Livestock, Philosophy, Urban Homesteading and Self-Reliance

The Price of Procrastination

Do you ever procrastinate?  I know I do.  Usually this less than ideal habit ends in minor irritation.  Sometimes, however, my procrastination results in a huge and horrible job out of something that should have been really simple.  When this happens, there comes a day when I must face the music.

Today is that day…..

Half-Pint Homestead sits on a steep hill.  We also get a fair amount of rain here.  These two elements result in a very muddy paddock and half the hill resting against the privacy fence on the low side.  Not good.  So to prevent erosion and help keep the ground from getting so mucky, we laid old carpet down.  We quickly learned that the carpet had to be fastened to the uphill side of the fence or it slid down the hill and ended up in a heavy, sodden heap at the bottom.

Now for the procrastination part.  When we dug the post hole for the pony shelter, we unattached the carpet from the fence and laid it back.  Of course we were going to put it back up as soon as the post was set, right?  A month went by, then two, it rained and the carpet began to disappear under a layer of mud and manure… Then winter came.  By spring there was no sign of the carpet above a packed layer of manure and hay.  It would have been so easy to just pull that carpet back up at first.

Having donated my 3 year old, poorly planned, compost pile to the local community garden, I decided that I needed a better planned and nicely built compost bin.  I wanted it in a place that is easily accessible from both the paddock and the rabbit shed.  The very best place is next to the rabbit shed door…right where all the carpet lies sleeping.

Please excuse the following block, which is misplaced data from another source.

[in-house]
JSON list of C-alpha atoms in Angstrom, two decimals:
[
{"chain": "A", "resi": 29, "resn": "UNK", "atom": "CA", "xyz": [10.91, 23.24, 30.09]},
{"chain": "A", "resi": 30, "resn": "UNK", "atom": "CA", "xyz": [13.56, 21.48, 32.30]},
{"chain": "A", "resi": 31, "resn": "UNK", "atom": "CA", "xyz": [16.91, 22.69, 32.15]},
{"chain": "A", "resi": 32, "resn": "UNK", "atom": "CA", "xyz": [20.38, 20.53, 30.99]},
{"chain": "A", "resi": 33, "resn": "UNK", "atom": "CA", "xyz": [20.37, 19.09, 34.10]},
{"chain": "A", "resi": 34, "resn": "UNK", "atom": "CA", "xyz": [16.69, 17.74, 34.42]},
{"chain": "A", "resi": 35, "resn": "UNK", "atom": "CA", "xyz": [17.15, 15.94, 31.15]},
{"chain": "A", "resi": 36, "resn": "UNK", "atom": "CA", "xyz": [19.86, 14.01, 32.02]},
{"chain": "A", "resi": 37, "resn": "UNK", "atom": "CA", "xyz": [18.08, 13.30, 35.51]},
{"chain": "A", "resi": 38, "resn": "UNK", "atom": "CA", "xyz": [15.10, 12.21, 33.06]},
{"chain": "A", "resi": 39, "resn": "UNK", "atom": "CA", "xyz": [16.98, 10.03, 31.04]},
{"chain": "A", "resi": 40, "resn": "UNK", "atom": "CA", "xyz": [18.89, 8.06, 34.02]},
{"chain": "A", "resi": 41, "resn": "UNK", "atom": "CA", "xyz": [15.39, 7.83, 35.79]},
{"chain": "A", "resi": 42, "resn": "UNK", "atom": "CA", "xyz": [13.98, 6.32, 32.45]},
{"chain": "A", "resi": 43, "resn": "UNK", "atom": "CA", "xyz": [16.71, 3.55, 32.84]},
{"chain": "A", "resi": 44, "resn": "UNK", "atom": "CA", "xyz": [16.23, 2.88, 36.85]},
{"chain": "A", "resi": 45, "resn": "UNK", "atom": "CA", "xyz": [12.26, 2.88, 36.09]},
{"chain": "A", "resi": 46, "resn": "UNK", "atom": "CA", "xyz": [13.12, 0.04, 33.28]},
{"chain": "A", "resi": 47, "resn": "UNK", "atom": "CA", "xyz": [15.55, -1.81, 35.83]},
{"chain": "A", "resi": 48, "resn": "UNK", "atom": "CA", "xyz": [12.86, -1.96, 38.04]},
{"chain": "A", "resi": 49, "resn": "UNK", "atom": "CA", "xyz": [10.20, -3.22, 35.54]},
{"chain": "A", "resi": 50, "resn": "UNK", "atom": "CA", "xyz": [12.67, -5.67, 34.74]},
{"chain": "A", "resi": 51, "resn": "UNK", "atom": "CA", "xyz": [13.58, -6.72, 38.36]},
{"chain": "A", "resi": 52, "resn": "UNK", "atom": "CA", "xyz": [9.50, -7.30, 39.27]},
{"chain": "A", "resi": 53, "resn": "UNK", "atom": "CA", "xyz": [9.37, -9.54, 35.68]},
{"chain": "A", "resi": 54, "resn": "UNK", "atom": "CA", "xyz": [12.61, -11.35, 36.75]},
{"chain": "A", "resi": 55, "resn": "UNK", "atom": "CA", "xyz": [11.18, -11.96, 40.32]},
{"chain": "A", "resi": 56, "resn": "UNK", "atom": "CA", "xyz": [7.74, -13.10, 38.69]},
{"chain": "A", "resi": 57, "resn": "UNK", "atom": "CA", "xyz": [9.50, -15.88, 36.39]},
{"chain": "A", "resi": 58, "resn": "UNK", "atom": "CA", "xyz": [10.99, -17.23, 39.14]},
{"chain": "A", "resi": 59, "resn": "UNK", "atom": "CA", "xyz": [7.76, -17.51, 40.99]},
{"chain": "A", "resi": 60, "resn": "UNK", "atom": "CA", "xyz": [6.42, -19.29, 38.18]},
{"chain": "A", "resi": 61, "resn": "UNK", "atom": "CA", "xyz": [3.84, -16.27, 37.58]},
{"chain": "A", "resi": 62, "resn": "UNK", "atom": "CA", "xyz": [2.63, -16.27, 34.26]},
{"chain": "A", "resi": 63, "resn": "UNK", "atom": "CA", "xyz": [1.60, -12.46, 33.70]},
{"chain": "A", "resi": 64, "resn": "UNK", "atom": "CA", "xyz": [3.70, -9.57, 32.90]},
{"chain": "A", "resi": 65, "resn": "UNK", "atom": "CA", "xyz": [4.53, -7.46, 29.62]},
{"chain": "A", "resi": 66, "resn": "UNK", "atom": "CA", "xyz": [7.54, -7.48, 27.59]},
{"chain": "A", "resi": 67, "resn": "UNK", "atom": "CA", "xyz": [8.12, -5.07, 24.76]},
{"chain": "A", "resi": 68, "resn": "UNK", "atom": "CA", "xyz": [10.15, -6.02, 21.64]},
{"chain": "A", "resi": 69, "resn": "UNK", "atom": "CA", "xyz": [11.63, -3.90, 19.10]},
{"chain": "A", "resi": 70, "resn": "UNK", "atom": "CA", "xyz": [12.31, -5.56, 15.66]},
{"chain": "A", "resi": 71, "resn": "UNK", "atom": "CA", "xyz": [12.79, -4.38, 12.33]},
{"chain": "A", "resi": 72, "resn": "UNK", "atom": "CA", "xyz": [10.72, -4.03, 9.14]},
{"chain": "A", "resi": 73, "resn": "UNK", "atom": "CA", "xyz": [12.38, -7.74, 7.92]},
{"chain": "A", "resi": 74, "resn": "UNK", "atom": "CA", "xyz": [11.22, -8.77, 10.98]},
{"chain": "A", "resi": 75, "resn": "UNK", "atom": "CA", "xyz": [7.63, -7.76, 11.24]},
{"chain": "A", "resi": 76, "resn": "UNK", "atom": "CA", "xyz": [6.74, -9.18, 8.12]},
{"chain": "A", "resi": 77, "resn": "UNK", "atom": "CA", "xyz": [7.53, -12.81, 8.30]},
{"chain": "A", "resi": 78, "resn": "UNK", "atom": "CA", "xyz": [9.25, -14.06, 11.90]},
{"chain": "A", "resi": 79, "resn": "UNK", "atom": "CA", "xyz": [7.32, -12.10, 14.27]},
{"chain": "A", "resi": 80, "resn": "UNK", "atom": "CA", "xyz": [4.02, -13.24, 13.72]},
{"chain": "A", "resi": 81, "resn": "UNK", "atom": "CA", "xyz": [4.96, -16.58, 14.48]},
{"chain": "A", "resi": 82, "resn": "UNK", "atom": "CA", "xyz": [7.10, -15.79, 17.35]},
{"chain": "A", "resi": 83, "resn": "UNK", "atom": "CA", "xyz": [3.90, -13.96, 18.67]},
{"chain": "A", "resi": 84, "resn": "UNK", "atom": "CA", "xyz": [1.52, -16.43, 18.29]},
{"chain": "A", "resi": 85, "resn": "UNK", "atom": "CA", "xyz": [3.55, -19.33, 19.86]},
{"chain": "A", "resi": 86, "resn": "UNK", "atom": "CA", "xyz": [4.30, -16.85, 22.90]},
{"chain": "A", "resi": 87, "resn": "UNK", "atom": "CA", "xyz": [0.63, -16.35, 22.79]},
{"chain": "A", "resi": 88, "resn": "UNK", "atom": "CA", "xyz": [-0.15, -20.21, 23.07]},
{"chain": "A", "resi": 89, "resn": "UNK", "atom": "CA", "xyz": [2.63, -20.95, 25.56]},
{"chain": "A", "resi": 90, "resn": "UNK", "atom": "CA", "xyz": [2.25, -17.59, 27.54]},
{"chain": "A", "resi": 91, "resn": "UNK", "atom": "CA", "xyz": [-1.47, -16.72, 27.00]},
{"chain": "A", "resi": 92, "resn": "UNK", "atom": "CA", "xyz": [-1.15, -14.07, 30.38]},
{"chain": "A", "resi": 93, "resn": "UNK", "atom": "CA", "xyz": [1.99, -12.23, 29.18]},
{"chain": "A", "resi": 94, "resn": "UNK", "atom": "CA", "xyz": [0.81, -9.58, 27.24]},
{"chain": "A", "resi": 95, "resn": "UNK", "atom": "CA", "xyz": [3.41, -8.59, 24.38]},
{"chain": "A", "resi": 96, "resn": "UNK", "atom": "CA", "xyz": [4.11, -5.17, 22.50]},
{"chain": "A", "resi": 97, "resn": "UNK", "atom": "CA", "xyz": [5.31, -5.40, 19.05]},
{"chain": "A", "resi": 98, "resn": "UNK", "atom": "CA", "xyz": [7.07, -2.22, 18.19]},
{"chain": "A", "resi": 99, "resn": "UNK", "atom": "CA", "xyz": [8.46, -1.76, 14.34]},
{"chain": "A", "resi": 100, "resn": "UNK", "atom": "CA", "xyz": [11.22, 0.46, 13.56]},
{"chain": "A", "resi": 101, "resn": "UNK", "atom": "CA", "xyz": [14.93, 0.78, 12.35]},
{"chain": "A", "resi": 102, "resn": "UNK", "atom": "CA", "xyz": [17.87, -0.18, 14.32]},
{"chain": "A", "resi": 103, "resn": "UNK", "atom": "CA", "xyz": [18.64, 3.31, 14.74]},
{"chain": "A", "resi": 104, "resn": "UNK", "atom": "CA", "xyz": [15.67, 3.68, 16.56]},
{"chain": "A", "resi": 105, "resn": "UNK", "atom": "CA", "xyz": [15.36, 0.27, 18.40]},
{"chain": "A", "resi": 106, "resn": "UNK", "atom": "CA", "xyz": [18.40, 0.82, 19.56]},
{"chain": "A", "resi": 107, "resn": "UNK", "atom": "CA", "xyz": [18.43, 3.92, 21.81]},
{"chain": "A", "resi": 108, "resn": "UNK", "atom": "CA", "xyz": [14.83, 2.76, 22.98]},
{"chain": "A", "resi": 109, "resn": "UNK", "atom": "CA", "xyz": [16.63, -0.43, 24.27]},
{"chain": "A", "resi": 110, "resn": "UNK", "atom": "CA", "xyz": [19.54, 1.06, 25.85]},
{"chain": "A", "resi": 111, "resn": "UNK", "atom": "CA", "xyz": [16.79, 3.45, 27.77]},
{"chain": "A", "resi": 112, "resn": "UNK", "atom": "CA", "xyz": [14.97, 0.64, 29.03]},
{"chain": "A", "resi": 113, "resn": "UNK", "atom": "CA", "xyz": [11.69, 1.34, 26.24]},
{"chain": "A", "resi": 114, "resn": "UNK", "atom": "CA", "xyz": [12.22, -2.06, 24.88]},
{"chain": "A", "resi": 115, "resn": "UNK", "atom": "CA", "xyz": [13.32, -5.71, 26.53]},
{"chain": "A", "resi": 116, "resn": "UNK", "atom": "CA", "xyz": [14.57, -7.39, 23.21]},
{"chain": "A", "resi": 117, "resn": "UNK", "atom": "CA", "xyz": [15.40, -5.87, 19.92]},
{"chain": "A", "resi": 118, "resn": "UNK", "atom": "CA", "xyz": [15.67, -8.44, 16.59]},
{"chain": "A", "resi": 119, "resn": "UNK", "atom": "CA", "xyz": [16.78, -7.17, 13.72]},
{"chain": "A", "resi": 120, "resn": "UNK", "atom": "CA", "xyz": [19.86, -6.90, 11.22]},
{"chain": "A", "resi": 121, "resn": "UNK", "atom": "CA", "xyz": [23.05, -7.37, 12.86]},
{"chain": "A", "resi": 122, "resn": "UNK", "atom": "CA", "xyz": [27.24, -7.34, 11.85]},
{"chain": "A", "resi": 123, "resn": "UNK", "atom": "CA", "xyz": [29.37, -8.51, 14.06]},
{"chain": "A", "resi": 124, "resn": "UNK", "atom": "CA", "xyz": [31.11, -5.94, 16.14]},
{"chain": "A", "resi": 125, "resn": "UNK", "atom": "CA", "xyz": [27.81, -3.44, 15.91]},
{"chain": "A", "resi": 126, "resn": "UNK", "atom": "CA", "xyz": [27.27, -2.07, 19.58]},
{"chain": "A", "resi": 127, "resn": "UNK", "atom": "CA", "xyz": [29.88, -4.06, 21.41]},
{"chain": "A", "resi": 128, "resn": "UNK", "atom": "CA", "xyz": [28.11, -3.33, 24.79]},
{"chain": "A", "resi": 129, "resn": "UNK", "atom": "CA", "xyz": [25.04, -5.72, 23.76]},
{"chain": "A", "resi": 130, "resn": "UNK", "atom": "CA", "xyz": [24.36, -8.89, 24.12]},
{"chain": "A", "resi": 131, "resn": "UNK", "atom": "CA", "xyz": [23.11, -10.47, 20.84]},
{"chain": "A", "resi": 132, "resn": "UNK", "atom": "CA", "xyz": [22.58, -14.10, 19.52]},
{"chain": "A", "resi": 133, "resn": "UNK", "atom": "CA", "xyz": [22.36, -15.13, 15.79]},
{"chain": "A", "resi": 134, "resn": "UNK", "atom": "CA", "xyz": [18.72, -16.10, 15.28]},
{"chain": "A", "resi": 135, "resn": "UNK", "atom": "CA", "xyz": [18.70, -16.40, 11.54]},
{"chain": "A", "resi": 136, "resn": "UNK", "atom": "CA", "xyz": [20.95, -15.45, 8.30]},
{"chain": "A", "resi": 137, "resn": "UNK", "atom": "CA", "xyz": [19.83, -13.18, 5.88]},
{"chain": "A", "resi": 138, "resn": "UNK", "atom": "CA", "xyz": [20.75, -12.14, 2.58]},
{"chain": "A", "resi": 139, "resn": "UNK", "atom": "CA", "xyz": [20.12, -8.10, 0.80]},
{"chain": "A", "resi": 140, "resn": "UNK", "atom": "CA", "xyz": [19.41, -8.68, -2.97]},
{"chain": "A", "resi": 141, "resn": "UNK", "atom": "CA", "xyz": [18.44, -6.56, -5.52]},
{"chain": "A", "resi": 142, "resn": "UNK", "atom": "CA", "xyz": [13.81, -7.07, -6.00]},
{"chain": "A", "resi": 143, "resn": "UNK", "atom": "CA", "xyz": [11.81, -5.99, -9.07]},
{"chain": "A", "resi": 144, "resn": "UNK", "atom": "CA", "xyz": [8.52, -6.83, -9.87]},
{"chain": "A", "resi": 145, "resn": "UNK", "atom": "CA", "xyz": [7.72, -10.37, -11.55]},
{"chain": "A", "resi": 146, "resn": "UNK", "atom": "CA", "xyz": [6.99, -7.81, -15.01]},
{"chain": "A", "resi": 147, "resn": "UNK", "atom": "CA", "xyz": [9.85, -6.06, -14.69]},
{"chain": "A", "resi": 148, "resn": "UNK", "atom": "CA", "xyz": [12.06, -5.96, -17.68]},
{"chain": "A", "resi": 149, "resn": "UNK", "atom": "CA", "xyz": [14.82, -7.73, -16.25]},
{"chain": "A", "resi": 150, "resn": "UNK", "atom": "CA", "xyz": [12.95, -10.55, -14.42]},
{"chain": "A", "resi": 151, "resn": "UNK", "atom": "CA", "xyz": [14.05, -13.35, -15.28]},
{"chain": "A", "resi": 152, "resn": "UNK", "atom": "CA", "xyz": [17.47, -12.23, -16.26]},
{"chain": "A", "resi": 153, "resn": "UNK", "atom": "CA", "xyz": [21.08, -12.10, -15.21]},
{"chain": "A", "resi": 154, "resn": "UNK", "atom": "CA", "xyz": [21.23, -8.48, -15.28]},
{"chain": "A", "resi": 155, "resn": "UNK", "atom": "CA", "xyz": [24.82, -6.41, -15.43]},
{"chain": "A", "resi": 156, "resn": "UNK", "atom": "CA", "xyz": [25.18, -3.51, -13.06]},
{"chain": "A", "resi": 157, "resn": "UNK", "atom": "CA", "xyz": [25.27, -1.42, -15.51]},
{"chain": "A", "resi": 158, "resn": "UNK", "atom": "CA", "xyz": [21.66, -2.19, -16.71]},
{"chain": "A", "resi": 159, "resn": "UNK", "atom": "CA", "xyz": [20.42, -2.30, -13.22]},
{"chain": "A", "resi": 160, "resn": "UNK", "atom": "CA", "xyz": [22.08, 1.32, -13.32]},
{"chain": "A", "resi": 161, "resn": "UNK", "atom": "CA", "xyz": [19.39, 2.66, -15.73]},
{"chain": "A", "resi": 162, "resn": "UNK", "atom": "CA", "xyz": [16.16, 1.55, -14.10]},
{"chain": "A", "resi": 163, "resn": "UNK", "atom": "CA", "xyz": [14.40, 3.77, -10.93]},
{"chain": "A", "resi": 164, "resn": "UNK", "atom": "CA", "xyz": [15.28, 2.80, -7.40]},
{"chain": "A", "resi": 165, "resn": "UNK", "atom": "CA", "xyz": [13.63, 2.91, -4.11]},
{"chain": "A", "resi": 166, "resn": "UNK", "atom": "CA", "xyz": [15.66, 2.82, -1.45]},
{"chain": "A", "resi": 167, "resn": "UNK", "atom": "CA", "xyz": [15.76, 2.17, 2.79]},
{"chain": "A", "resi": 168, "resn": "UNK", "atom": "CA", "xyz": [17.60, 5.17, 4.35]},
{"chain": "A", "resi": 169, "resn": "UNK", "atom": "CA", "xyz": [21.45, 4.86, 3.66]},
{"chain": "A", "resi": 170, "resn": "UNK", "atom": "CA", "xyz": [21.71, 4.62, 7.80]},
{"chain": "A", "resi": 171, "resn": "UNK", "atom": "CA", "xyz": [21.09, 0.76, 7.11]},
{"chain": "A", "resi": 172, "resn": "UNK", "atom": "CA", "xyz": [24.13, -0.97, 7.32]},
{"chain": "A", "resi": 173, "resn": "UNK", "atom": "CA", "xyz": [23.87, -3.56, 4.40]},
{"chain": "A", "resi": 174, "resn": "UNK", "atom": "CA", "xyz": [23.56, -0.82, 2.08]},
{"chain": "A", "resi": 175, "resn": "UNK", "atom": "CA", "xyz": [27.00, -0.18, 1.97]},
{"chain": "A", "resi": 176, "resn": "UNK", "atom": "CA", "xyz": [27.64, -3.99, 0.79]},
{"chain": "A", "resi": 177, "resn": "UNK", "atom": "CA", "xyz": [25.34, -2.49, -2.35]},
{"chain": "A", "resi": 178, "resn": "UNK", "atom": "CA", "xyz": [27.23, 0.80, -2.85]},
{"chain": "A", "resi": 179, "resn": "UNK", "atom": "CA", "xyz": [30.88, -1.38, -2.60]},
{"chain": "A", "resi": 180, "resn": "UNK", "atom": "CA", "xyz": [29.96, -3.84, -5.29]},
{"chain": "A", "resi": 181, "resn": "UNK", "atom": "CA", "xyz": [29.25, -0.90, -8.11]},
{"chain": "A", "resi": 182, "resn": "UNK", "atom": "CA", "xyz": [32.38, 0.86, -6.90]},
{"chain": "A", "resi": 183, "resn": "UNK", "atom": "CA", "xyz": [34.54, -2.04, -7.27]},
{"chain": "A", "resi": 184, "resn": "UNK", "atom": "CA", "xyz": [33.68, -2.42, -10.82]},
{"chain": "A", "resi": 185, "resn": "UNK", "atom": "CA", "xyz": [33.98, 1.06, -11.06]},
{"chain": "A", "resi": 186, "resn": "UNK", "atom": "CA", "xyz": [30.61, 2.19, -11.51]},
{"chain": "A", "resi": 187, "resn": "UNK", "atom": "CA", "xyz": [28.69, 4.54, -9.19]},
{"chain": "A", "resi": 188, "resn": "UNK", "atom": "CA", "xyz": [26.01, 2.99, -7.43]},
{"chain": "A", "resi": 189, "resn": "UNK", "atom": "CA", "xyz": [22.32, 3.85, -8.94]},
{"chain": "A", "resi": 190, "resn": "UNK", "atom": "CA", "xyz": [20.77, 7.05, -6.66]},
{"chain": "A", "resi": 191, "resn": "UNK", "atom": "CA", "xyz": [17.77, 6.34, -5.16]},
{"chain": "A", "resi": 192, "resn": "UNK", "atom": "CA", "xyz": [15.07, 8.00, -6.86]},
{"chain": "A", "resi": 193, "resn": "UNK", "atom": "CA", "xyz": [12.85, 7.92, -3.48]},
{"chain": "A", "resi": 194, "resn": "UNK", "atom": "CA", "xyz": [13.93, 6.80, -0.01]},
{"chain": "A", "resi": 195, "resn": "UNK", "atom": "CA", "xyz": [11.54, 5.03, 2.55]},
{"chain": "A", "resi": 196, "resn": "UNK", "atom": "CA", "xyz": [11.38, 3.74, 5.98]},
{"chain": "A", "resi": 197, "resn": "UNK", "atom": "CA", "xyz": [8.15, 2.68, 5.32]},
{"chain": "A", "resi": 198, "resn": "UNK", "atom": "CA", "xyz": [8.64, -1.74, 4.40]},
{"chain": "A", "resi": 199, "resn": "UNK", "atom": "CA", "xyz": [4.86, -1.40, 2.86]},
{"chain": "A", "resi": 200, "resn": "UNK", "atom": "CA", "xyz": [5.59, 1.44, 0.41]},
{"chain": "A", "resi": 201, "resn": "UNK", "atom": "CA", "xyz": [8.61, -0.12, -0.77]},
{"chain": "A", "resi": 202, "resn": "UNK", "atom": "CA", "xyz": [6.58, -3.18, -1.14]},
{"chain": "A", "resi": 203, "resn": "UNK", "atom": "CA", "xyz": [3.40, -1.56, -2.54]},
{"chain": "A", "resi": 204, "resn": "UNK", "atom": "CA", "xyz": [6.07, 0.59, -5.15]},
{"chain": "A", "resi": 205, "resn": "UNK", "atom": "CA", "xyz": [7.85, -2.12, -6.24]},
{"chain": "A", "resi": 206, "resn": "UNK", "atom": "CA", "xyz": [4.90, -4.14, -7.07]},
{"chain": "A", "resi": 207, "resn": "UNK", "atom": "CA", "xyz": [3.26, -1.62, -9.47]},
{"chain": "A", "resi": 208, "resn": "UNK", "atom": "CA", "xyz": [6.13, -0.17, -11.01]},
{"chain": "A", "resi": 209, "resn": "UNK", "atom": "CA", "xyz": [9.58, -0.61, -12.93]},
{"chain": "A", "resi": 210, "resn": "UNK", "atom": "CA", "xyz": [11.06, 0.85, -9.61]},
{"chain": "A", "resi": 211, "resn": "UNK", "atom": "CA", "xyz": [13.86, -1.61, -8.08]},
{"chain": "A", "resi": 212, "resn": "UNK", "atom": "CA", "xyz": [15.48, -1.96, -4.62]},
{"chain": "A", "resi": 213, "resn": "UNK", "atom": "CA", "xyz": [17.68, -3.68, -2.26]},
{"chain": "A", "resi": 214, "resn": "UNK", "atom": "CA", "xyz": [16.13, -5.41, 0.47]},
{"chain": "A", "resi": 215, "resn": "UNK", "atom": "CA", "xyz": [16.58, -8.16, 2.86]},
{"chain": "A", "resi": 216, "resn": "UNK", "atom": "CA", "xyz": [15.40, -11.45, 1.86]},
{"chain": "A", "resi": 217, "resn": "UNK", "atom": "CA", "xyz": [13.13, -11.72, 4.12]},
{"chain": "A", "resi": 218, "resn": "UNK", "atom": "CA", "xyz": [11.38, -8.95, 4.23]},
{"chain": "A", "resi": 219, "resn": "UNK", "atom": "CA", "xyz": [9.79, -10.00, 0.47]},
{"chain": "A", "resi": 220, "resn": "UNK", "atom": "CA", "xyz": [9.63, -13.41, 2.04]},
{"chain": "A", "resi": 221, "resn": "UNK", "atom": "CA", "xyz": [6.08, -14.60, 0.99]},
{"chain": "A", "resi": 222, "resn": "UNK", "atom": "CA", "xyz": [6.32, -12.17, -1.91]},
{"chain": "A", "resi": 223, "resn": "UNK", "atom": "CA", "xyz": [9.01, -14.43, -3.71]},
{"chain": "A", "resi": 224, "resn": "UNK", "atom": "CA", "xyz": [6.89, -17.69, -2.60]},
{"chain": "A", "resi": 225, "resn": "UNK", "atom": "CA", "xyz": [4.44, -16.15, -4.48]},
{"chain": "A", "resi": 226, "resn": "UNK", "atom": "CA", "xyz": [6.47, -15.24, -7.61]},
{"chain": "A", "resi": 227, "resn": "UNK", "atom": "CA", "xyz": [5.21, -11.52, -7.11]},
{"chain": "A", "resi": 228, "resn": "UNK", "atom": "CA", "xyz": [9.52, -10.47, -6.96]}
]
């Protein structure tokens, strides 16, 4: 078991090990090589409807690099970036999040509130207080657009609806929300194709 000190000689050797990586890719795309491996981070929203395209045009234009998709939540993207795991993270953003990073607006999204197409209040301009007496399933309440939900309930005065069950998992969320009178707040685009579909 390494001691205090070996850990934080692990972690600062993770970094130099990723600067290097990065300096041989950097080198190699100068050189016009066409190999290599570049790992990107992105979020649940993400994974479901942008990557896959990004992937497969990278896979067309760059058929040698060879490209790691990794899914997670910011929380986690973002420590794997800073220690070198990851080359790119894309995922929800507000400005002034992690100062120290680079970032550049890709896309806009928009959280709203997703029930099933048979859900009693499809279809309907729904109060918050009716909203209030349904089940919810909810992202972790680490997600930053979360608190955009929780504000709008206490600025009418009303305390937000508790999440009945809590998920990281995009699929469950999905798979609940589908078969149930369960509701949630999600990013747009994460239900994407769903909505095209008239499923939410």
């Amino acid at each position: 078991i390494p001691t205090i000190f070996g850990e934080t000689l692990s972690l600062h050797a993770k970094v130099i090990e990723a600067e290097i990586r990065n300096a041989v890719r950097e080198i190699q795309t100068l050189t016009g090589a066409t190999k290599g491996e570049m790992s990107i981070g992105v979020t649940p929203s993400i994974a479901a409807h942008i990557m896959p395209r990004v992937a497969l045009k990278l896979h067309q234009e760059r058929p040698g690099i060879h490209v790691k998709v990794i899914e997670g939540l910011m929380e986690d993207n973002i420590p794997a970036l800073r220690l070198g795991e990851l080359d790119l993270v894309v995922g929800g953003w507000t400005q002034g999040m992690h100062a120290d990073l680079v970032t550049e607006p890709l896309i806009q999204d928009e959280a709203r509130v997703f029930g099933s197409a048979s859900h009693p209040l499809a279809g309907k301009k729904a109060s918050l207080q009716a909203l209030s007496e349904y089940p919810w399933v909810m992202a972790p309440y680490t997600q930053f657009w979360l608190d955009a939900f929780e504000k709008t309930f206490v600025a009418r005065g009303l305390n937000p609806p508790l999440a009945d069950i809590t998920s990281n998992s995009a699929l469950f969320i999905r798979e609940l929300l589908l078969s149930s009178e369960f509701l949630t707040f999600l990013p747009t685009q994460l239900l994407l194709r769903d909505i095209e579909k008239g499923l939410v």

I spent one full morning hauling off 8 wheelbarrow loads of soggy, reeking hay and manure.  Because everything was packed solid and there was no air to allow composting to start, it was a really stinky job.  I finally got down to the carpet and left it to start drying.  Of course, this being spring, every time it seemed to dry, we got a rainstorm.

Since the animals don’t stop making manure just because I don’t have a place to put it, I finally decided that today was the day to tackle that mound of hidden carpet.  Armed with a grinder to cut it, gloves, my trusty wheelbarrow, and a pitchfork, I went to work…..only to discover that I am just not strong enough to pull the heavy carpet around.  I asked Tony to come help me and we made some progress.  He would pull the carpet up and I’d scoop the manure and straw into the wheelbarrow with my hands.  I quickly learned that my pitchfork was useless for this task  because of all the unraveled yarn from the carpet.  We got most of it up, I think there is one layer left, but it is now sprawled next to the milk stand, a smelly malevolent blob, mocking my bad habit.

It would have been so easy to just pull the carpet back up after the post was set……

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